Page 9 - Jewish Book Annual Volume 37

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JACOB KABAKOFF
Introduction
I
n
h i s
N
o b e l
P
r iz e
le c tu re d e l iv e re d b e fo re th e Swed ish
Academy, Isaac Bashevis Singer undersco red the fact tha t the
hono r bestowed upon him was also a “recognition o f the Yiddish
language — a language o f exile, without a land, without fron tiers,
not suppo rted by any government . . . ”
On two previous occasions the
Jewish Book Annual
took p r ide in
the awarding o f the Nobel Prize for litera tu re to Jewish au thors. It
gree ted enthusiastically the well deserved hono r which came to
Shmuel Yosef Agnon in 1966 fo r his contributions to Hebrew
letters. T h e re was no question bu t th a t Agnon had ea rned this
tribute fo r his masterfu l depiction o f Jewish life both in Galicia
and the Land o f Israel and his unique b lending o f trad ition and
modernism.
When Saul Bellow received the Nobel Prize fo r lite ra tu re a
decade later, in 1976, the
Annual
justifiably viewed the hono r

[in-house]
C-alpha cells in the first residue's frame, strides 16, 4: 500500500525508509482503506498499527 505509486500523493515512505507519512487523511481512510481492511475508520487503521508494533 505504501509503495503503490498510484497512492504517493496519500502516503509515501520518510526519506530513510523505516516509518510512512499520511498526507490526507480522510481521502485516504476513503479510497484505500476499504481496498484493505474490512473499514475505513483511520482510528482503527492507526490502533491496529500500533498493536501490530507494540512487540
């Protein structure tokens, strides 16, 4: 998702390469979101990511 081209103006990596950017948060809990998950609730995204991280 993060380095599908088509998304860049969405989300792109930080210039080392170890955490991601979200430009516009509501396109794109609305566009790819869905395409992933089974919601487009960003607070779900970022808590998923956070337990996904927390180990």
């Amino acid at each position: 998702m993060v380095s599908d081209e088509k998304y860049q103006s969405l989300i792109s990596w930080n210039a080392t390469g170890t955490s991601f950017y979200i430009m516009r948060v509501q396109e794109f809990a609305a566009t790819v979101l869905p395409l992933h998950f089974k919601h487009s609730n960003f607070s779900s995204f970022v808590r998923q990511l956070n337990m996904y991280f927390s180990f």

which came to him as an appreciation o f an au tho r who had made
the Jewish experience a central theme o f his work. For despite his
disclaimers, Bellow epitomizes the contribution o f the American
Jewish writer to American letters. As has often been po in ted out,
his characters, even when alienated, as well as elements o f his style
bespeak an essential quality o f Jewishness.
With the awarding o f the Nobel Prize to Singer, Yiddish — the
th ird pillar o f ou r tri-lingual literature , has jo ined the languages
which have been officially hono red . In his open ing article,
Harold U. Ribalow discourses on Singer’s specific qualities as a
m a s te r s to ry - te l le r which have e a r n e d h im a w o r ldw id e
readership .
While the cause o f Yiddish has been bolstered by the p rom i­
nence which has come to Singer, the fact remains tha t Yiddishists
and indeed all champions o f Jewish cu lture are troub led over its
fu tu re . Singer, af te r all, achieved renown chiefly because o f his
works in translation, and he is more widely read even by Jews in
English than in the original Yiddish. As emphasized in a recen t
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